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Will the Democracy in Egypt, Tunisia, and Middle East Be Hijacked?

Updated on February 20, 2011
The British built Alvand, now Iranian
The British built Alvand, now Iranian
Ex-British, Iranian Kharg
Ex-British, Iranian Kharg

It is too early to tell. Everyone who loves freedom and democracy are thrilled that the domino effect finally has happened for democracy and freedom in an area of the world that is filled with dictators. It is good for America. The World. Maybe everything will be fine. Maybe Iran and the other jihadists will finally be left on the fringe. Maybe not.

While everyone is rejoicing about dictators being toppled and interim governments formed until elections and those under oppression are finally feeling what freedom is and means, nefarious far right groups are looking for a way to hijack it either in the name of Islam or creating a political party to run in the coming election.

The scary thing about democracy is that political group with a Jihad attitude could be elected into power. Already the Muslim Brotherhood in Cairo has said it will be in the coming election.

Egypt's new military rulers took two steps that had nothing to do with democratic reform. They allowed Yusuf al-Qaradawi, the radical Sunni preacher exiled by Hosni Mubarak ,to return home and lead a victory assembly in Tahrir Square where he preached anti-Israeli rhetoric. On Thursday, Feb. 17, the Muslim Brotherhood was allowed to take charge of opposition demonstrations in the emblematic Tahrir Square and given permission to build a platform, after the other opposition parties and movements had been refused. Opposition leaders who tried to mount the platform alongside Brotherhood speakers were thrown off and dragged out of the square without the army interfering. Is any anyone watching? Is the Egyptian military promoting a policy? A preference in candidate that is not a moderate?

For the first time in three decades, Iranian war ships received permission to transit the Suez Canal on their way to the Mediterranean and Syria, and return to the Red Sea and home base by the same route. Egypt's military rulers' permission for their passage was not contingent on an inspection of their freights for banned cargo, which now reveals, the Iranian Kharg was, in fact, carrying missiles for unloading in Syria for Hezbollah. The Iranian ships also stopped in the Saudi Arabian port of Jeddah on Feb. 6. Heavy US and Israeli pressure failed to dissuade Egypt's military rulers from letting the Iranian flotilla through Suez. So now the waterway has been opened wide for Iran to consign heavy weapons deliveries to Syria and Lebanon.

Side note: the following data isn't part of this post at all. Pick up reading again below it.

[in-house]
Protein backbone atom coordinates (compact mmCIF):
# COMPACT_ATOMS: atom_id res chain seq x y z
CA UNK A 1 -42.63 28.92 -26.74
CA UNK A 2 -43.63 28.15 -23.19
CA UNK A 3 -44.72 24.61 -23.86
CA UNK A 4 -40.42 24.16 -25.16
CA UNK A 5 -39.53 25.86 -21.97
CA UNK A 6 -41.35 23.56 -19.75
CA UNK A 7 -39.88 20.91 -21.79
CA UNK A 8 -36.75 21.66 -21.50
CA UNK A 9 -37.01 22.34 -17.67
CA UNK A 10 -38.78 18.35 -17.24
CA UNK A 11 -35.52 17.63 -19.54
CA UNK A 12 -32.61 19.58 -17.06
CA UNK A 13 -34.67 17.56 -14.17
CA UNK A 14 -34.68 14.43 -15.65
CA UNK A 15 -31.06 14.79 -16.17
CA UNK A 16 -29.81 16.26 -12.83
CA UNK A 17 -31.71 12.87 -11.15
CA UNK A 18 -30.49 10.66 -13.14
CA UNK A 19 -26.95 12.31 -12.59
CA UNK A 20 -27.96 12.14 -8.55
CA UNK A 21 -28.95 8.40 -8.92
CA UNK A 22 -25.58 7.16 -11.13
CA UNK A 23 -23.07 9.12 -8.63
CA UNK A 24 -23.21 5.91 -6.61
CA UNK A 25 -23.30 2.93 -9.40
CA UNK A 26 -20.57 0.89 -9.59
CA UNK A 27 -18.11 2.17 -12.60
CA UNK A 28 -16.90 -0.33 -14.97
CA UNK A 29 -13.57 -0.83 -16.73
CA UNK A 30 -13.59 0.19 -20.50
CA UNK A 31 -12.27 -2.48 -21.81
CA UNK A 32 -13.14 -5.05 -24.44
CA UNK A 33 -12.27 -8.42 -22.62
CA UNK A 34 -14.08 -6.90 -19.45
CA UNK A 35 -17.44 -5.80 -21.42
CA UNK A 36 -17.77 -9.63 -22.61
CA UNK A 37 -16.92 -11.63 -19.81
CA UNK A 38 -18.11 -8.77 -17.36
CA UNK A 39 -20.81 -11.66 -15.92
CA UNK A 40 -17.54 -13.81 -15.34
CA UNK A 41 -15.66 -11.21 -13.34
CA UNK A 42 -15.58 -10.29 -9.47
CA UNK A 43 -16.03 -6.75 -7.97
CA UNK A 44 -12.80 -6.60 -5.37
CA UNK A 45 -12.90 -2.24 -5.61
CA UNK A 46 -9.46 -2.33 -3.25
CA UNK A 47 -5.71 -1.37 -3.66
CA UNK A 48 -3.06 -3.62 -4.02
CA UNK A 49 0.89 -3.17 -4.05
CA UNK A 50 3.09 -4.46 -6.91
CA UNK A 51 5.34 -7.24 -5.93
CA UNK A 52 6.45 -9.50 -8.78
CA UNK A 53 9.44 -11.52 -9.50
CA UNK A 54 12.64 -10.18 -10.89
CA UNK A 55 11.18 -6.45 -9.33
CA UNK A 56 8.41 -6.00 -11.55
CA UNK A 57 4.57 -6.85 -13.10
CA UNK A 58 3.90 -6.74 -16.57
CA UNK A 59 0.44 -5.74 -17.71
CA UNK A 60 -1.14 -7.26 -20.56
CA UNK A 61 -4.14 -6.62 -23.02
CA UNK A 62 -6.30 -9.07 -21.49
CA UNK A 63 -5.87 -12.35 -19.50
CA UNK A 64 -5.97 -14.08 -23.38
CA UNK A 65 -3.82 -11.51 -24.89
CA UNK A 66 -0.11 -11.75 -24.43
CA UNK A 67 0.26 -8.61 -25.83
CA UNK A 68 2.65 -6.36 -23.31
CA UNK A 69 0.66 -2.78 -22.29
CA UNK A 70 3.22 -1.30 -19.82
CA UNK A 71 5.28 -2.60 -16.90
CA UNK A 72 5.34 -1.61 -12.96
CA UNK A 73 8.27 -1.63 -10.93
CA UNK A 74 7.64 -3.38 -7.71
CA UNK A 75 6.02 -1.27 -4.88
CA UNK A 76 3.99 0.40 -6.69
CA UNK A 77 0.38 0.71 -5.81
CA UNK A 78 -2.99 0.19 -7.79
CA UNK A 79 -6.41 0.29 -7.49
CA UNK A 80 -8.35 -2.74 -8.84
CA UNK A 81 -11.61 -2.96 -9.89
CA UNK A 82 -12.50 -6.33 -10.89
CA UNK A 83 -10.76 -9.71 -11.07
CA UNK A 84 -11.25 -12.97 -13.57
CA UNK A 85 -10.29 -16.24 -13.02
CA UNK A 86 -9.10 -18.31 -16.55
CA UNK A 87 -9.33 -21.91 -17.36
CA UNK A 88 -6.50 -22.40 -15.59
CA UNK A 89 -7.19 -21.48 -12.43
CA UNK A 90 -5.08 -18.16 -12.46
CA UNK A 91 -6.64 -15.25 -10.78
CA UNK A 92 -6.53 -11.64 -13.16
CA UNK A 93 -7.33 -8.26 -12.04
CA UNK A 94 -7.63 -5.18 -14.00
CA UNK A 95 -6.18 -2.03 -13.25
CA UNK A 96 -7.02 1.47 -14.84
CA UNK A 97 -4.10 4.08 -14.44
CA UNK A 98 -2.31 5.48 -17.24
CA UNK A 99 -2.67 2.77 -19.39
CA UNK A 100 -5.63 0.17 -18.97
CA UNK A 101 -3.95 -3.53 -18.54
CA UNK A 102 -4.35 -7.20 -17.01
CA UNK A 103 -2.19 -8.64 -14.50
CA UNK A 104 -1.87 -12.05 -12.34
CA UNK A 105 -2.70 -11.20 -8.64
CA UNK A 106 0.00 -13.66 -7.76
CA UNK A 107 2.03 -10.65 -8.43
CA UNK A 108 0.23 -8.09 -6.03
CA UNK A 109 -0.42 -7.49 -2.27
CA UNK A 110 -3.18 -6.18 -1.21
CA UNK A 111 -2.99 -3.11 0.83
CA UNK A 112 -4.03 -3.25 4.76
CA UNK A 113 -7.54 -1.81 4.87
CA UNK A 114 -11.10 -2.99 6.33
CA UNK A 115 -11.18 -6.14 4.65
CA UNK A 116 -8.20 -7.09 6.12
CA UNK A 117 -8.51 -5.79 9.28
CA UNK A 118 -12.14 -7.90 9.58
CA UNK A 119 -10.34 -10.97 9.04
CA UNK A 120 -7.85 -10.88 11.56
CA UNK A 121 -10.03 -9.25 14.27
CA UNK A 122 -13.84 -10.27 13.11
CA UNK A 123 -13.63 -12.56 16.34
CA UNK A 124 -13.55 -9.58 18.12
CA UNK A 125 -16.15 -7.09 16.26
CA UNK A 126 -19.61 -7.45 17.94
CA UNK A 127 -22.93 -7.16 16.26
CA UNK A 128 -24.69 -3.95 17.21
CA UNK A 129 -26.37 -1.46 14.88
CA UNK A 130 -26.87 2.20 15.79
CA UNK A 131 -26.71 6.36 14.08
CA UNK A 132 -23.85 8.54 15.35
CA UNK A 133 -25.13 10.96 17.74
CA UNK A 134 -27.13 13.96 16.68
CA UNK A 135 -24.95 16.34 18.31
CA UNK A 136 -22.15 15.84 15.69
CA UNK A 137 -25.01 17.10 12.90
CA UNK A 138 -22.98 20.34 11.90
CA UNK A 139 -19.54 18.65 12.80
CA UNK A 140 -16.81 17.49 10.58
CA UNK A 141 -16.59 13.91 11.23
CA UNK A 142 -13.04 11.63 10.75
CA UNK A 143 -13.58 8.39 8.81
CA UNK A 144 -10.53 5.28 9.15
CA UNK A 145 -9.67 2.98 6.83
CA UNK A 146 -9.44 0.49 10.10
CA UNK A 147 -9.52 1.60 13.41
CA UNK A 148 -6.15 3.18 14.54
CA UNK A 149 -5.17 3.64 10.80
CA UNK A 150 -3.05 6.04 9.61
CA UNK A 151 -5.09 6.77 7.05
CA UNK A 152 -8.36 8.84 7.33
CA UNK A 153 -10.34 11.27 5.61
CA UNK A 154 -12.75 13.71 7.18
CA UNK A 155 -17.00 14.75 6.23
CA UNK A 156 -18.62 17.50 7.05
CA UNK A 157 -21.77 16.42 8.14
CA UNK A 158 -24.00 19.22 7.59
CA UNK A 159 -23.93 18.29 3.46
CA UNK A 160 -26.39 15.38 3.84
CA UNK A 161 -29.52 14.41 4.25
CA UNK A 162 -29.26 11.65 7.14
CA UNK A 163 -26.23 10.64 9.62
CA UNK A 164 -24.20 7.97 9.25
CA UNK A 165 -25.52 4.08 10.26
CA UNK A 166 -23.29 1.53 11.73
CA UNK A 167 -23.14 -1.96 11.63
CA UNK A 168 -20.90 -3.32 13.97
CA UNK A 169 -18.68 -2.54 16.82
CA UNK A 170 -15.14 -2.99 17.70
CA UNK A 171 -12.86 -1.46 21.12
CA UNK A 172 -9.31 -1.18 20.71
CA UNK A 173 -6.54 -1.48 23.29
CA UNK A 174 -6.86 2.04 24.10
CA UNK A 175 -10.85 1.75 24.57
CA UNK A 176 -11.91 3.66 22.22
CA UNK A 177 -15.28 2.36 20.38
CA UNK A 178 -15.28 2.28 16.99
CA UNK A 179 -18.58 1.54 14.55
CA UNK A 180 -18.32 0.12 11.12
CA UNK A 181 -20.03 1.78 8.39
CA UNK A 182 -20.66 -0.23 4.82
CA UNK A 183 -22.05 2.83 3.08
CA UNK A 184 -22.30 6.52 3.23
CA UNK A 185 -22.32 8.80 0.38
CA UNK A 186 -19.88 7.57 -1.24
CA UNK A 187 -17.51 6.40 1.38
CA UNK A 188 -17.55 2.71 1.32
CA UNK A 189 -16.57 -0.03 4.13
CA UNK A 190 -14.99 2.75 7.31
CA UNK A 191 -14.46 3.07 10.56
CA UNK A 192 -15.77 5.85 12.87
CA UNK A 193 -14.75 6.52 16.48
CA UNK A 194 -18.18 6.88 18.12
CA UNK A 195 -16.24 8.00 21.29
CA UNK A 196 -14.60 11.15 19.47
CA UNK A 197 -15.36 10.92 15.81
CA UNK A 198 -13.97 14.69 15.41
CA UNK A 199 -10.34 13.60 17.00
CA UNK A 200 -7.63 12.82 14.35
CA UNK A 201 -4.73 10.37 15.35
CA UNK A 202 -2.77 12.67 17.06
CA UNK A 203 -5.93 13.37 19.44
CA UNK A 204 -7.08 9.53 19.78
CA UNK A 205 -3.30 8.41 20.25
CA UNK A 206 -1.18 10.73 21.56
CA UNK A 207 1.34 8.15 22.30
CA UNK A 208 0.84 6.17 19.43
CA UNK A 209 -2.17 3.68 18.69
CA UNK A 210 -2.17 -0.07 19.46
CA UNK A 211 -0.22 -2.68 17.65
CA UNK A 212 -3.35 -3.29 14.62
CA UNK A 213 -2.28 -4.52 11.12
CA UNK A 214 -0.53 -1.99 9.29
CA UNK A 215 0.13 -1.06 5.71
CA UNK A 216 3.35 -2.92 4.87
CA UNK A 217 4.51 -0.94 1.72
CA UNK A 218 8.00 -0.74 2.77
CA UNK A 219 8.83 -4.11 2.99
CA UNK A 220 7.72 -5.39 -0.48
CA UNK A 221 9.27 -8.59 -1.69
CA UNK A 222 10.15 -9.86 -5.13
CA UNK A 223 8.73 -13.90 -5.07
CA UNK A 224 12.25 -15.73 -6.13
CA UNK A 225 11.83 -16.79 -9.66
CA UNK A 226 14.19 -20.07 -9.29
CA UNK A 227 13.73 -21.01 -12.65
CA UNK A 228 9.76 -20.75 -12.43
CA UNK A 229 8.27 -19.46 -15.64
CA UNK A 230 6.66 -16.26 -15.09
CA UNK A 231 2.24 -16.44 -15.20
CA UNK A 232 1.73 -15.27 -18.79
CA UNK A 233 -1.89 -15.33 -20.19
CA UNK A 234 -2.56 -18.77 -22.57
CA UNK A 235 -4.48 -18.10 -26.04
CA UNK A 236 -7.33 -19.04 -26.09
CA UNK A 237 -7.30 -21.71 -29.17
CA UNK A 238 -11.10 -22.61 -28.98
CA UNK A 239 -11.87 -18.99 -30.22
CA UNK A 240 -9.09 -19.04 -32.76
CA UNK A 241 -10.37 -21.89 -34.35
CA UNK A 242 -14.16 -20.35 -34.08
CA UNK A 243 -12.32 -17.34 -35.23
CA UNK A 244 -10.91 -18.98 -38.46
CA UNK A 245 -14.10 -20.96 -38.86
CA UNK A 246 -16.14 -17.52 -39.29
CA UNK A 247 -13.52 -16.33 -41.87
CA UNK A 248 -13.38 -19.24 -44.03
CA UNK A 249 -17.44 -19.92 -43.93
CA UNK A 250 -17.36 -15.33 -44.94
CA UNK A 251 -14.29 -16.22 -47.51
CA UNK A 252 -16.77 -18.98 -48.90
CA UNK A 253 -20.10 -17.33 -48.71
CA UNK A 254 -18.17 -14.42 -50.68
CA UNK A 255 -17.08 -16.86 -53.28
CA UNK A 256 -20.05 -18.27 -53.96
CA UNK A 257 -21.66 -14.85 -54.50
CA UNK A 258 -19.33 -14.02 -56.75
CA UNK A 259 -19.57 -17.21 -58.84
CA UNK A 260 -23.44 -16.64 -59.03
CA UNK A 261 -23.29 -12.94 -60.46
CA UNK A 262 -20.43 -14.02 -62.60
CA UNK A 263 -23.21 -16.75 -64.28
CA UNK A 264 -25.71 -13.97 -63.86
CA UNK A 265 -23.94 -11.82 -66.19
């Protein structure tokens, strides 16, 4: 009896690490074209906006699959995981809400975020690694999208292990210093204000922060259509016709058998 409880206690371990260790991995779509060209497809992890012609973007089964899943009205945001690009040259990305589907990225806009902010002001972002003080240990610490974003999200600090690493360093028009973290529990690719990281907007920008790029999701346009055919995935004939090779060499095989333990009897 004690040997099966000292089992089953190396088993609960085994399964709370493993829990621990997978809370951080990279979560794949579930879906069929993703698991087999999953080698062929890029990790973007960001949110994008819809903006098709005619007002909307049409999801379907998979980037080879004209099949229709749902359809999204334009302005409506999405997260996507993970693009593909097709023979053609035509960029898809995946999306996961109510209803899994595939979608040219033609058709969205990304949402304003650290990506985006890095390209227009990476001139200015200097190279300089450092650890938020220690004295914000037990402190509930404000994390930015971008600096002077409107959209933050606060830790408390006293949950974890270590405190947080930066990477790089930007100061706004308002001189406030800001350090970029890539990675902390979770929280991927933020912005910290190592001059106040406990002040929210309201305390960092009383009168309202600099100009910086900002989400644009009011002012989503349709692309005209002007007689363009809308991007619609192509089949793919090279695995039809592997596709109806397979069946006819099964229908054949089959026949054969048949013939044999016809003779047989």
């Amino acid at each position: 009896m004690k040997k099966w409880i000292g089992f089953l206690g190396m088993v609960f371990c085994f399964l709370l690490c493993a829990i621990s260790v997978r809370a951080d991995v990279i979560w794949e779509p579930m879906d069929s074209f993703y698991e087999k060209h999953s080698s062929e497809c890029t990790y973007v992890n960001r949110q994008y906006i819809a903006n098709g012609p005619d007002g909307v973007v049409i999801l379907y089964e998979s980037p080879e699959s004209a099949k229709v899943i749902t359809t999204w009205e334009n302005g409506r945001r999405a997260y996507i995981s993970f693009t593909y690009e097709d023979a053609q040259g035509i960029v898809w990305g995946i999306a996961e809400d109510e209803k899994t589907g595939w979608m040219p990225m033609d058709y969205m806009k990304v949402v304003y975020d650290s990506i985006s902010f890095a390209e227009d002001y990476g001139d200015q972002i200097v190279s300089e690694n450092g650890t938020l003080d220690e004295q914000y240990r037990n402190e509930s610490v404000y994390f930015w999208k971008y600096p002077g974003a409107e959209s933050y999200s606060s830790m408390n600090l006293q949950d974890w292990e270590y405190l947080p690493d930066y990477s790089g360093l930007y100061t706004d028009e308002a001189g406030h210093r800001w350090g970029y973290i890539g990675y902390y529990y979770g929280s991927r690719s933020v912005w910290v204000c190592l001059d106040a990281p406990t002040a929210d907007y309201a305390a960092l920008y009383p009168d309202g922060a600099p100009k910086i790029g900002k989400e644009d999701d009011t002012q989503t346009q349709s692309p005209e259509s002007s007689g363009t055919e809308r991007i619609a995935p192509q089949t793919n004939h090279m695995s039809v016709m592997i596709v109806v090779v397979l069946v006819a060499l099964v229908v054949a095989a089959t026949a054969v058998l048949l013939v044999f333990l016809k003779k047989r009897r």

The situation in Bahrain is precarious for the U.S. Iranian agitators have been discovered among the many freedom fighters. Iran would love to somehow have a pro-Iranian government there and oust the US 5th Fleet, which secures the oil the West uses. Iran is using democracy to beat the US at its own game. First, get the current government out and allow the locals to enjoy their short lived freedoms. Then, create political groups and leaders that support Iranian ideals quietly until elected. Once elected, take control. This is already happening in Iraq where much of the newly elected government is pro-Iranian. These groups "true agenda" are well camouflaged to the average voter, just as the Muslim Brotherhood in Egypt during the revolution was nearly silent. No so now.

Many of the Arab leaders now see how this American President chooses to work the current uprisings and feel they can no longer count on American support when it comes to the wire. This forces them to befriend a long time foe-Iran. Look no further than Egypt. Mubarak would never had let Iranian warships pass through without close inspection. He would never let the Muslim Brotherhood have political rallies in Tahrir Square, or anywhere.

The dominoes are falling and there is no way to tell how it will play out. But, already the Islamic forces promoting anti-Israeli and promoting a jihad are on the horizon. Freedom can be dangerous. 


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    • moncrieff profile image

      moncrieff 7 years ago from New York, NY

      Every country should decide on its own, if it needs democracy (and what kind of democracy).

      We'll see.